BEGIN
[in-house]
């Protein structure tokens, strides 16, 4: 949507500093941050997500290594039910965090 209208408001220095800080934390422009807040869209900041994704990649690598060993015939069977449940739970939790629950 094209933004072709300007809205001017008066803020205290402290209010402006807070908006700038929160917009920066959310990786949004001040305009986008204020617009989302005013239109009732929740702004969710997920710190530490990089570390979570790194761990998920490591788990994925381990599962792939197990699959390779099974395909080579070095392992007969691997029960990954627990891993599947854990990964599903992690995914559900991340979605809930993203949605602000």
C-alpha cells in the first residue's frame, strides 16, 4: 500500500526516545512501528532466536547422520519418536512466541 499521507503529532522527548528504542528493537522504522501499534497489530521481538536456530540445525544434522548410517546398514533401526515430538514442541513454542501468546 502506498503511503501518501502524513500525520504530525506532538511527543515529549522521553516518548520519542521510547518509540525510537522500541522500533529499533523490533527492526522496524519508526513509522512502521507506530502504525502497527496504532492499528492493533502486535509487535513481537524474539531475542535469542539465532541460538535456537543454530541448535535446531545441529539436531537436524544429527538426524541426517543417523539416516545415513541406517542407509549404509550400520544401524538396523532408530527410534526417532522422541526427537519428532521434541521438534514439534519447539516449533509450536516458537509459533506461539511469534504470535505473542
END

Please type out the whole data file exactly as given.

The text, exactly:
[in-house]
């Protein structure tokens, strides 16, 4: 949507500093941050997500290594039910965090 209208408001220095800080934390422009807040869209900041994704990649690598060993015939069977449940739970939790629950 094209933004072709300007809205001017008066803020205290402290209010402006807070908006700038929160917009920066959310990786949004001040305009986008204020617009989302005013239109009732929740702004969710997920710190530490990089570390979570790194761990998920490591788990994925381990599962792939197990699959390779099974395909080579070095392992007969691997029960990954627990891993599947854990990964599903992690995914559900991340979605809930993203949605602000």
C-alpha cells in the first residue's frame, strides 16, 4: 500500500526516545512501528532466536547422520519418536512466541 499521507503529532522527548528504542528493537522504522501499534497489530521481538536456530540445525544434522548410517546398514533401526515430538514442541513454542501468546 502506498503511503501518501502524513500525520504530525506532538511527543515529549522521553516518548520519542521510547518509540525510537522500541522500533529499533523490533527492526522496524519508526513509522512502521507506530502504525502497527496504532492499528492493533502486535509487535513481537524474539531475542535469542539465532541460538535456537543454530541448535535446531545441529539436531537436524544429527538426524541426517543417523539416516545415513541406517542407509549404509550400520544401524538396523532408530527410534526417532522422541526427537519428532521434541521438534514439534519447539516449533509450536516458537509459533506461539511469534504470535505473542